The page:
"This is not an attack on Jeremiah Wright," said Rev. Jeremiah Wright this morning at the National Press Club, explaining why he was emerging before a national audience, regardless of what harm it might do to the candidacy of one of his parishioners, Sen. Barack Obama, D-Illinois. "This is an attack on the black church."
With that justification — however sincere or self-serving — in mind, Wright continued his publicity blitz, arguing that he’s compelled to speak out because he does not operate in the world of politics.
"On November 5 and on January 21, I will still be a pastor. In our community we got a thing called ‘Playing the dozens,’" he said, referring to the African-American tradition of trading clever insults in a competition. "If you think I’m gonna let you talk about my momma and her religious tradition, and my Daddy and his religious tradition,…you got another think coming."
Watch a portion of Wright’s speech HERE.
Obama’s controversial former pastor was defiant as he spoke to a room packed with non-journalistic supporters, defending himself, dismissing Obama’s criticism of him as mere political expedience, and jokingly offering himself as a vice presidential prospect. He clearly was not doing Obama any favors, not only by reappearing before a ravenous media thus distracting from Obama’s attempt to relate better to white working class voters in Indiana and North Carolina, but by implying Obama’s condemnation of some of his sermons was not sincere.
"Politicians say what they say and do what they do because of electability," Wright said, arguing that Obama had not seen the sermons played in the media that Obama has called "offensive." "He had to distance himself because he’s a politician…Whether he gets elected or not, I’m still going to have to be answerable to God."
Wright — throughout his speech and a Q&A period — argued that many of his critics had not heard his whole sermons and that the media had twisted his words.
But he didn’t distance himself from any of the sentiments underlying the clips shown on television. Indeed, the former pastor embraced the most controversial items he has said.
On his contention that the U.S. government had created AIDS as a method of committing genocide against African-Americans, Wright referred to a hotly-disputed 1996 book "Emerging Viruses: AIDS And Ebola : Nature, Accident or Intentional?" by Leonard G Horowitz, which contends that AIDS and the Ebola viruses evolved during cancer experiments on monkeys.
He also referenced "Medical Apartheid: The Dark History of Medical Experimentation on Black Americans from Colonial Times to the Present" by Harriet Washington, and said based on the Tuskegee experiment — in which the U.S. Public Health Service conducted a 40-year study on 400 poor black men in Alabama with syphilis whom they did not properly treat — "I believe our government is capable of anything."
"Have you heard the whole sermon?" he asked a questioner about his infamous post-9/11 sermon in which he seemed to blame the terrorist attacks on New York, Washington, DC, and Pennsylvania as blowback from U.S. foreign policy, saying "America’s chickens are coming home to roost."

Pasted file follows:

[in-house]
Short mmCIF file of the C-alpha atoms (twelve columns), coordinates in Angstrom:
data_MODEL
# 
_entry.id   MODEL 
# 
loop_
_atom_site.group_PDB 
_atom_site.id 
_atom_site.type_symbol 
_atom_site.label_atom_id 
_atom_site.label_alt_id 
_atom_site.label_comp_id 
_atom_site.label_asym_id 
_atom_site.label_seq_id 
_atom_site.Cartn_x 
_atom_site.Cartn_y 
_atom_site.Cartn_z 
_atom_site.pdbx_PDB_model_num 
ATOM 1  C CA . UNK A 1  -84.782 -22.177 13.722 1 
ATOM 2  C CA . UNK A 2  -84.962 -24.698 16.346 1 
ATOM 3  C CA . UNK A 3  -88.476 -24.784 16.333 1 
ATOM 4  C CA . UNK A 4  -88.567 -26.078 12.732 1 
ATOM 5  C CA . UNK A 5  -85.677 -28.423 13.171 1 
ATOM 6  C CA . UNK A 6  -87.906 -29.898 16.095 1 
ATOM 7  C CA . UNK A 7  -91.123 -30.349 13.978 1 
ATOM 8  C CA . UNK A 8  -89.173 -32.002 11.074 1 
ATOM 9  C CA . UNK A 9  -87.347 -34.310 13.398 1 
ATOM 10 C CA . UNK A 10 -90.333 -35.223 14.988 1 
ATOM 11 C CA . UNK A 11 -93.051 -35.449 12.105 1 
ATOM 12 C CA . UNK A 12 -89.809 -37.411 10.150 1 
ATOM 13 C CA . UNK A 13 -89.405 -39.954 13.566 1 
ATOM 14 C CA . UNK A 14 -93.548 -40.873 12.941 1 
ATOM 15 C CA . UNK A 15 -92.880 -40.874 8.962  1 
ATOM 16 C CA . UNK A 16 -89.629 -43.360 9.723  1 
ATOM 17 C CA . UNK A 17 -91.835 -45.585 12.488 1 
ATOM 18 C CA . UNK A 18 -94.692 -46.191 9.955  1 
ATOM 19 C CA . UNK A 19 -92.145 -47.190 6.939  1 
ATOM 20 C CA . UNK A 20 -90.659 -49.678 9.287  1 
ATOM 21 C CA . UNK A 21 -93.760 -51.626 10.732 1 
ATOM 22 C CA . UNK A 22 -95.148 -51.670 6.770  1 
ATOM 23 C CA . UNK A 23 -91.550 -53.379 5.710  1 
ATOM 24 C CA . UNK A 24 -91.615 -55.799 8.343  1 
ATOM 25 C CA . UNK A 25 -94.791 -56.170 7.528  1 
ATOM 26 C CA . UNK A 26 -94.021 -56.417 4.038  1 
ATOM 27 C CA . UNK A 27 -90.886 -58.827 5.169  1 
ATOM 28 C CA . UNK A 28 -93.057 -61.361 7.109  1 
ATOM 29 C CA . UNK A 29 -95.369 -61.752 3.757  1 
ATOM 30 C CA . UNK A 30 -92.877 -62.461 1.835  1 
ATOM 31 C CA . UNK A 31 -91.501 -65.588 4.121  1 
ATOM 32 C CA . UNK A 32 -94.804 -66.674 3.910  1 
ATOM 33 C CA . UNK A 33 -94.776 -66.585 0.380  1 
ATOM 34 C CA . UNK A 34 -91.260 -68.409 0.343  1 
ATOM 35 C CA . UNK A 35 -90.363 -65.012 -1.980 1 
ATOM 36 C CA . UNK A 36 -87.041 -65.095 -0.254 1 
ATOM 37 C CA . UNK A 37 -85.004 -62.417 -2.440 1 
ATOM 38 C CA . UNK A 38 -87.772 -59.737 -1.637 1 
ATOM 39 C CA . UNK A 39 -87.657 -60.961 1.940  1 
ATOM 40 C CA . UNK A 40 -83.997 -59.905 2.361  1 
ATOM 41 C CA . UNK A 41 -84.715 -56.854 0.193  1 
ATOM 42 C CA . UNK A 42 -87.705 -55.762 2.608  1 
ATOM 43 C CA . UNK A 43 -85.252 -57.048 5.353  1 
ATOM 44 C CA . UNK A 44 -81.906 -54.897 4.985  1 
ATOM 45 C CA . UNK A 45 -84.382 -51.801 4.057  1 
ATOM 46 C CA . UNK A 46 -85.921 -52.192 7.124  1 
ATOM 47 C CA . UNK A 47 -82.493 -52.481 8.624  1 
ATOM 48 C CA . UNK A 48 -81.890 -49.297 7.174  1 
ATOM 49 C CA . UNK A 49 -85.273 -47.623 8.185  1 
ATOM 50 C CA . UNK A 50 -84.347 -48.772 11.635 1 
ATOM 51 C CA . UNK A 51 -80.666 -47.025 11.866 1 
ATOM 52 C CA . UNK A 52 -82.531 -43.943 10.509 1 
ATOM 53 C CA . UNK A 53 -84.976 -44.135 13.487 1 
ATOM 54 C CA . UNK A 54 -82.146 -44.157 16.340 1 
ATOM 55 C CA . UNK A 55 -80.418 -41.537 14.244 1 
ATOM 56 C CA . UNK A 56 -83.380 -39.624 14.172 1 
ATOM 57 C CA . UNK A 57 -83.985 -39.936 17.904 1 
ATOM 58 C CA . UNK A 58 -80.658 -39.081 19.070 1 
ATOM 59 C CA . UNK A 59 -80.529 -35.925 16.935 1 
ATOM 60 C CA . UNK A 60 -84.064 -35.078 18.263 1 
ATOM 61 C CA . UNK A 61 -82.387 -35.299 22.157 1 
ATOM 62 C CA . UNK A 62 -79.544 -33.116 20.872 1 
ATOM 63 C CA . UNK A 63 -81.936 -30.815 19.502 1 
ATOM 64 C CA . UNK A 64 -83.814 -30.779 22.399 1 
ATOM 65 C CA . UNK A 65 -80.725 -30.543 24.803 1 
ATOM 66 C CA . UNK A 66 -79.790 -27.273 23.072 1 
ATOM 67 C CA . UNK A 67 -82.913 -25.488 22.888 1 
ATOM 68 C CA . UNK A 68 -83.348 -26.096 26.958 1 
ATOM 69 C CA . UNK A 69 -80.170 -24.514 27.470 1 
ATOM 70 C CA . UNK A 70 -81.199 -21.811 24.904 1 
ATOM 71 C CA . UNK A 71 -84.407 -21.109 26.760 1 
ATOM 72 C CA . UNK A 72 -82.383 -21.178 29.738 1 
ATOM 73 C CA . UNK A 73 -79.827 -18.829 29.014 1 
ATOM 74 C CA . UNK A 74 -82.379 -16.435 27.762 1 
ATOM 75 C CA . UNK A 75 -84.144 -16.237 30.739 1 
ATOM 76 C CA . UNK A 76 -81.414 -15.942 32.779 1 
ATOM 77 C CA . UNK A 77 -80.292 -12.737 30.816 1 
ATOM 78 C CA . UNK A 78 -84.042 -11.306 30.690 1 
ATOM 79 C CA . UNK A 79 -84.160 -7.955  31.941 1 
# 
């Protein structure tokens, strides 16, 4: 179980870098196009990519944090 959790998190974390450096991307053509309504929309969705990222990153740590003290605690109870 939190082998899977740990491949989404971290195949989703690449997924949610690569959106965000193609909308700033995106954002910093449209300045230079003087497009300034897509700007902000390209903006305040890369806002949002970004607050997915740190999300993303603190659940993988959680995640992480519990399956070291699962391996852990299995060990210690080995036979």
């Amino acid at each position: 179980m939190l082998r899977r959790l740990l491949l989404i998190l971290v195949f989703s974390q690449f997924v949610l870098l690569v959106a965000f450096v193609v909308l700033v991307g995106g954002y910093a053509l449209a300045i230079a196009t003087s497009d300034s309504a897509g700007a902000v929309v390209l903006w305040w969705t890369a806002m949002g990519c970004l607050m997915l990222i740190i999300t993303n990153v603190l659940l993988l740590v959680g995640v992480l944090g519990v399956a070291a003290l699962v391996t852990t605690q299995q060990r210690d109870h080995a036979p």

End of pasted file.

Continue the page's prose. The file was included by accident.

Wright said he was quoting a previous U.S. Ambassador to Iraq — in a quote that none of his supporters has been able to find — and relaying Biblical proverbs, "whatever you sow, that is what you shall reap," and "Do unto others as you would have them do unto you."
"You cannot do terrorism on other people and not expect it to come back on you," Wright said. "Those are Biblical principles, not Jeremiah Wright ‘bombastic’ principles."
Asked about those who wondered about his love of the U.S. in light of his "God d— America" comments during a sermon, Wright said "those citizens who say that have never heard my sermons, nor do they know me…I served six years in the military, does that make me patriotic? How many years did (Vice President Dick) Cheney serve?"
He underlined that whatever he has said about America was "about policy, not the American people."
Wright was also asked about his relationship with Nation of Islam founder Louis Farrakhan, whom Wright described as merely haven once said that Zionism — not Judaism — was a poisonous weed. (Farrakhan has far more than that one comment in his collection of anti-Semitic statements.
Farrakhan, Wright said, is "one of the most important voices in the 20th and 21st century," noting the Million Man March. "When Louis Farrakhan speaks, it’s like when E.F. Hutton speaks…Black America listens."
The media asking him to condemn Farrakhan reminded him of one time when Ted Koppel asked Nelson Mandela about past statements he’d made in praise of Cuban dictator Fidel Castro’s "love for human rights and liberty," Wright said.
"Louis Farrakhan is not my enemy," Wright said, since Farrakhan had not enslaved Africans and brought them in chains to the U.S.
Wright argued that his fiery nature was appropriate since the leaders of the U.S. have never apologized for slavery or racism.